Costume Books in Association with Amazon Com:
Queen Elizabeth’s Wardrobe Unlock’d: The inventories of the Wardrobe of Robes prepared in July 1600, edited from Stowe MS 557 in the British Library, MS LR 2/121 in the Public Record Office, London, and MS V.b.72 in the Folger Shakespeare Library, Washington DC Janet Arnold, the late, lamented goddess of costume research did this detailed study of every surviving garment, wardrobe record and portrait of Queen Elizabeth I, where she attempted wherever possible to match up the garments and portraits with the detailed wardrobe accounts kept by the government of the day. The only complaint to be found is that few of the pictures are in color. This large format book is considered the apex of detailed, stringent costume research work.
Patterns of Fashion 1: Englishwoman’s Dresses and Their Construction: c.1660-1860 by Janet Arnold the late, great, goddess of us all. Patterns from museum originals drawn on a 1/8″ grid to 1/8 scale, plus line drawings and construction details telling you exactly how the beasts went together. Great scholarship put into a form that has instant application to reproducing costumes for theatre or reenactment in real life.
Patterns of Fashion : The Cut and Construction of Clothes for Men and Women C1560-1620 Like the above, but further off the ping board. Includes men’s patterns too, plus photos and essays on the clothes. You know this woman was truly devoted to her research the moment you start reading about the damage to the original costumes caused by the messy fact that most were once grave clothes
Period Costume for Stage & Screen : Patterns for Women’s Dress 1500-1800, Jean Hunnisett, Kathryn Turner (Illustrator) Worth every penny of it’s hefty price tag, this book is high on scholarship, illustrations, easy to understand text and diagrams, and is one of the best, most detailed how-to manuals for costumers ever written. I had been working as a costumer for almost 20 years when I first saw this book and still, I’d say lots of it’s techniques were a revelation. It shows in essence, how to reproduce costumes in this period in such a way as to make them indistinguishable from originals.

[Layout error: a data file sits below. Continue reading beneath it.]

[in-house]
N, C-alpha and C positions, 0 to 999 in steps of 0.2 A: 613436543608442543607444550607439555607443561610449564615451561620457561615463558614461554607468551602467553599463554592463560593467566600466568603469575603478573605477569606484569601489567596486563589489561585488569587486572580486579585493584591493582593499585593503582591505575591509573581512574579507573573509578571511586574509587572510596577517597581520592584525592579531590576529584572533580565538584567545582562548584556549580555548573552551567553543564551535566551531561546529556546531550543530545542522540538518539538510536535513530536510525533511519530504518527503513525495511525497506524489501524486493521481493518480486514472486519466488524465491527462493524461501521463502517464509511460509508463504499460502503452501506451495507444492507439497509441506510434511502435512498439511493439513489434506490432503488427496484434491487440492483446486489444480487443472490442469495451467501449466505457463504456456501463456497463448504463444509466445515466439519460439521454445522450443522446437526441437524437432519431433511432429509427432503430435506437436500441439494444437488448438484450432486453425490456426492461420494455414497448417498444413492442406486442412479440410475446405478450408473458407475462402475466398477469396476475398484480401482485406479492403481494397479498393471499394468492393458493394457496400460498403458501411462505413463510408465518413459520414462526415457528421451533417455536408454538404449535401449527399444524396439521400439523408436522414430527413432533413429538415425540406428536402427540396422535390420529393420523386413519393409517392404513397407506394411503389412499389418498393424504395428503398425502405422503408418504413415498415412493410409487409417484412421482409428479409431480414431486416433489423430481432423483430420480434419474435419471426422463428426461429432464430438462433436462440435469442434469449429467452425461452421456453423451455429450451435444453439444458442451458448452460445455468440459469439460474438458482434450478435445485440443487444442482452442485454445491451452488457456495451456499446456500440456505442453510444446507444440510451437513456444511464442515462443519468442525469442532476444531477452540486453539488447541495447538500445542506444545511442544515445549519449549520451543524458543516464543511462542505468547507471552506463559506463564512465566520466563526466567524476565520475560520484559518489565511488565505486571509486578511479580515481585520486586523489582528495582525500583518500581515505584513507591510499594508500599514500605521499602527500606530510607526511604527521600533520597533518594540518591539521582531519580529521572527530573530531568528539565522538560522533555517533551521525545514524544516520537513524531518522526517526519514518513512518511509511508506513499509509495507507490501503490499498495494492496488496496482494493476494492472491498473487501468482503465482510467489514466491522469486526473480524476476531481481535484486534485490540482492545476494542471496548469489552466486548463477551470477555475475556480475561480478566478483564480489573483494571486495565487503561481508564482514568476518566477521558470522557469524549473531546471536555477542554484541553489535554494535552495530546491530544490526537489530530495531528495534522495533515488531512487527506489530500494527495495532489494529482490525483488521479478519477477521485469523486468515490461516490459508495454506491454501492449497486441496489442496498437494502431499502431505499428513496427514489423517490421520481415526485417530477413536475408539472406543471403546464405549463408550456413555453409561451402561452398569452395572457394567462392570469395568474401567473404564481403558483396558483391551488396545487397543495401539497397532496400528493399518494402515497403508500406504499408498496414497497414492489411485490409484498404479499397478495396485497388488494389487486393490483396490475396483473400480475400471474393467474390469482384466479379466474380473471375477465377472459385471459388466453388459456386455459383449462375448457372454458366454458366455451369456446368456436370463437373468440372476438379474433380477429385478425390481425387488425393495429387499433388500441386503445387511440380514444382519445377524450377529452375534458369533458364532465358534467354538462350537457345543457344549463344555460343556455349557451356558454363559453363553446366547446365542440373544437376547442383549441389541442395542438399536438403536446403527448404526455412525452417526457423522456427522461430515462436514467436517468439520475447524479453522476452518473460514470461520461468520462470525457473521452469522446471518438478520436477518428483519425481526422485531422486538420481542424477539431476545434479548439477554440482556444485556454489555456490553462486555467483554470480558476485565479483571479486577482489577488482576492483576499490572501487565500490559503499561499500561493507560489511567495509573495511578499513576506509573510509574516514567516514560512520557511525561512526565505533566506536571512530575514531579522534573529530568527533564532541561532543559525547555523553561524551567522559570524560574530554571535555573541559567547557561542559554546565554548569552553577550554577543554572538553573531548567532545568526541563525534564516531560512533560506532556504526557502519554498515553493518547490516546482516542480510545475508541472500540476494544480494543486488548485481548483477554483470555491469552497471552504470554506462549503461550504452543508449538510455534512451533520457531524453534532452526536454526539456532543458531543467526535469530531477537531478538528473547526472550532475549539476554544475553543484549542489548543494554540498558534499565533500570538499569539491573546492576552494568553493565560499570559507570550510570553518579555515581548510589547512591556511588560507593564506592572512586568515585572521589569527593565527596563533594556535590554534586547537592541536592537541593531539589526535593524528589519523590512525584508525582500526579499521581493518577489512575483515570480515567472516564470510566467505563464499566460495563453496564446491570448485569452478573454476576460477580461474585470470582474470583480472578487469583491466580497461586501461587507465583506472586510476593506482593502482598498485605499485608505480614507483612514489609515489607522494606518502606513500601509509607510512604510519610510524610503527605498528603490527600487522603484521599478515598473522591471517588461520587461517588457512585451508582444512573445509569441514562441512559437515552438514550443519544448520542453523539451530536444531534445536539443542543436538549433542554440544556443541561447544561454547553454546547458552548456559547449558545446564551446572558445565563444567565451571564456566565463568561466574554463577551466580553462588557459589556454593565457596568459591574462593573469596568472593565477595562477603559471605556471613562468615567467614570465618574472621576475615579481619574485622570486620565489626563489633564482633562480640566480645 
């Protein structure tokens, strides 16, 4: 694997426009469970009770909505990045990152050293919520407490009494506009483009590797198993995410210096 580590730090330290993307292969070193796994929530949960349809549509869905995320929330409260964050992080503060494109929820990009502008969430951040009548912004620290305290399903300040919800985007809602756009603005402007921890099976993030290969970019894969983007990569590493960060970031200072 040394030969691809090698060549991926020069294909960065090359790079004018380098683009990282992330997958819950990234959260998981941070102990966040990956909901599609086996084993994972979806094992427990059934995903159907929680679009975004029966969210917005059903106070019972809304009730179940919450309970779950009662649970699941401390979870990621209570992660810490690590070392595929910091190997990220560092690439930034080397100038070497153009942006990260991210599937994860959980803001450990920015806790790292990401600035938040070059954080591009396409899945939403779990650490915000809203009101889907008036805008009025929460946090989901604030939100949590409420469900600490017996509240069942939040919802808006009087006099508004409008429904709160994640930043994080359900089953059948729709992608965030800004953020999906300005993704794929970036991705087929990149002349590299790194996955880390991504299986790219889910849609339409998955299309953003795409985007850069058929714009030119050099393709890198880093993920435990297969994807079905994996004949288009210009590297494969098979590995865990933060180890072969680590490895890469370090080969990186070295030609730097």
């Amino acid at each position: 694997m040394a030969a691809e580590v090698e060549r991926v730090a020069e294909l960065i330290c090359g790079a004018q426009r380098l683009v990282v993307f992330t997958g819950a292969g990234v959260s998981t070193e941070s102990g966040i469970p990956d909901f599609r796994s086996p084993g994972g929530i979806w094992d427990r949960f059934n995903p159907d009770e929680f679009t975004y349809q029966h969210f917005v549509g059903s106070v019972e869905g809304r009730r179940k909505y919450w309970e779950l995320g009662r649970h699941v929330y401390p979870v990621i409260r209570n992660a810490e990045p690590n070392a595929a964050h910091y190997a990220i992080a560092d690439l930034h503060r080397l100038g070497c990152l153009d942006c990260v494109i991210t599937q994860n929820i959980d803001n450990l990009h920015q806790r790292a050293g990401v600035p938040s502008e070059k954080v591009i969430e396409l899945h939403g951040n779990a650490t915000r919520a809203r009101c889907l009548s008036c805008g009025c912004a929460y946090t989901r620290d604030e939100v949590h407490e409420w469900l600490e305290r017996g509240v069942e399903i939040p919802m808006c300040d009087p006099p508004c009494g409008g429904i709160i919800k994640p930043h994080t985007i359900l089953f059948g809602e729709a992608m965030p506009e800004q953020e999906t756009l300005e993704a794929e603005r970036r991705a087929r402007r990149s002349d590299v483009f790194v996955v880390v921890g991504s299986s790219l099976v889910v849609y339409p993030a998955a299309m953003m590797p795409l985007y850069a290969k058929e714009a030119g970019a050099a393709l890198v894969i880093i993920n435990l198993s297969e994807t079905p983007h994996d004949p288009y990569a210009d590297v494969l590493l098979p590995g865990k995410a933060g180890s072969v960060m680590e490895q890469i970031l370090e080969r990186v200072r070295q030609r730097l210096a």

Tailor’s Pattern Book 1589 : (facsimile) by Juan de Alcega, translation Jean Pain & Cecilia Bainton. A connoisseur’s lust-object; includes a complete facsimile of the original, plus translation, definition of terms, and a scholarly treatise on tailoring in the 16th Century.
Tudor Costume and Fashion, Herbert Norris. A long out of print classic, heavily geared towards the needs of Shakespeare productions and people doing English History plays. Norris’ books have long been hunted through antiquarian booksellers by serious costumers.
Vecellio’s Renaissance Costume Book : All 500 Woodcut Illustrations from the Famous Sixteenth-Century Compendium of World Costume; Cesare, Vecellio. The first great costume book written (or to be more accurate, drawn), this work is absolutely indispensable for costuming Shakespeare or Ren Faires. It is most interesting in that it shows not only contemporary European Renaissance dress, but also what these same Europeans thought was the modern dress around the world, as well as Medieval and Ancient dress. This book is probably the closest image of what costuming in Shakespeare’s stage would have looked like, since plates in it are suspiciously close to the costumes shown in the Titus Andronicus drawing.
A Visual History of Costume : The Sixteenth Century, Jane Ashelford. Lots of mainly B&W reproductions of paintings with concise scholarly histrory, intended for the theatre costumer intent on greater historical accuracy.
Dress in the Age of Elizabeth I; Jane Ashelford. Lots of mainly B&W reproductions of paintings with concise scholarly histrory. Longer, and a bit more in-depth on the Elizabethan period than the above two series books, it is obvious that this is the must-have one for any historical recreationist intent on wowing their friends at Ren Faire.